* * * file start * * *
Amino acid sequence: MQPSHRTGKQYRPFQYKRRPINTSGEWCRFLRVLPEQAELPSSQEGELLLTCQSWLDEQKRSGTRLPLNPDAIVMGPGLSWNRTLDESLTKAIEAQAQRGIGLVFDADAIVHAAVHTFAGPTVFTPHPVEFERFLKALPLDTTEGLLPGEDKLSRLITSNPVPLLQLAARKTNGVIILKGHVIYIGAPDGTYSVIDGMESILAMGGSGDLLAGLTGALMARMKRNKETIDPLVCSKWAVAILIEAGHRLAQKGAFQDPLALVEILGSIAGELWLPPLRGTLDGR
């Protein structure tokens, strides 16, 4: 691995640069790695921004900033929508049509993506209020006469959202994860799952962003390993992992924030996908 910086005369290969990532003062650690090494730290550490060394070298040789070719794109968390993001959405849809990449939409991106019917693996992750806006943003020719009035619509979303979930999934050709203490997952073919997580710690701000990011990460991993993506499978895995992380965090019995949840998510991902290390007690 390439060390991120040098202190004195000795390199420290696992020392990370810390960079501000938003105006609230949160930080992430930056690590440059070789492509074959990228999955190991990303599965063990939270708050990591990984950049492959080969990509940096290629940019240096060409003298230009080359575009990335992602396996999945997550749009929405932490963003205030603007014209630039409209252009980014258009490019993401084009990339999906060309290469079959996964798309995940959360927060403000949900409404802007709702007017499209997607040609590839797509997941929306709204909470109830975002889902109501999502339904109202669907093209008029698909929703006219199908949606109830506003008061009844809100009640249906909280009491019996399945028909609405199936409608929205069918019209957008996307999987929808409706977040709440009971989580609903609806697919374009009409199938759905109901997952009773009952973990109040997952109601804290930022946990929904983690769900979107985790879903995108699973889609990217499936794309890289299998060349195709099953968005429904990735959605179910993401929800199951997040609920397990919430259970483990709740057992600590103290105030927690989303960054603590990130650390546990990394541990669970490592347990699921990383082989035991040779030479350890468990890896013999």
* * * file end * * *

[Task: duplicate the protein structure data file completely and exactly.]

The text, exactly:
Amino acid sequence: MQPSHRTGKQYRPFQYKRRPINTSGEWCRFLRVLPEQAELPSSQEGELLLTCQSWLDEQKRSGTRLPLNPDAIVMGPGLSWNRTLDESLTKAIEAQAQRGIGLVFDADAIVHAAVHTFAGPTVFTPHPVEFERFLKALPLDTTEGLLPGEDKLSRLITSNPVPLLQLAARKTNGVIILKGHVIYIGAPDGTYSVIDGMESILAMGGSGDLLAGLTGALMARMKRNKETIDPLVCSKWAVAILIEAGHRLAQKGAFQDPLALVEILGSIAGELWLPPLRGTLDGR
């Protein structure tokens, strides 16, 4: 691995640069790695921004900033929508049509993506209020006469959202994860799952962003390993992992924030996908 910086005369290969990532003062650690090494730290550490060394070298040789070719794109968390993001959405849809990449939409991106019917693996992750806006943003020719009035619509979303979930999934050709203490997952073919997580710690701000990011990460991993993506499978895995992380965090019995949840998510991902290390007690 390439060390991120040098202190004195000795390199420290696992020392990370810390960079501000938003105006609230949160930080992430930056690590440059070789492509074959990228999955190991990303599965063990939270708050990591990984950049492959080969990509940096290629940019240096060409003298230009080359575009990335992602396996999945997550749009929405932490963003205030603007014209630039409209252009980014258009490019993401084009990339999906060309290469079959996964798309995940959360927060403000949900409404802007709702007017499209997607040609590839797509997941929306709204909470109830975002889902109501999502339904109202669907093209008029698909929703006219199908949606109830506003008061009844809100009640249906909280009491019996399945028909609405199936409608929205069918019209957008996307999987929808409706977040709440009971989580609903609806697919374009009409199938759905109901997952009773009952973990109040997952109601804290930022946990929904983690769900979107985790879903995108699973889609990217499936794309890289299998060349195709099953968005429904990735959605179910993401929800199951997040609920397990919430259970483990709740057992600590103290105030927690989303960054603590990130650390546990990394541990669970490592347990699921990383082989035991040779030479350890468990890896013999």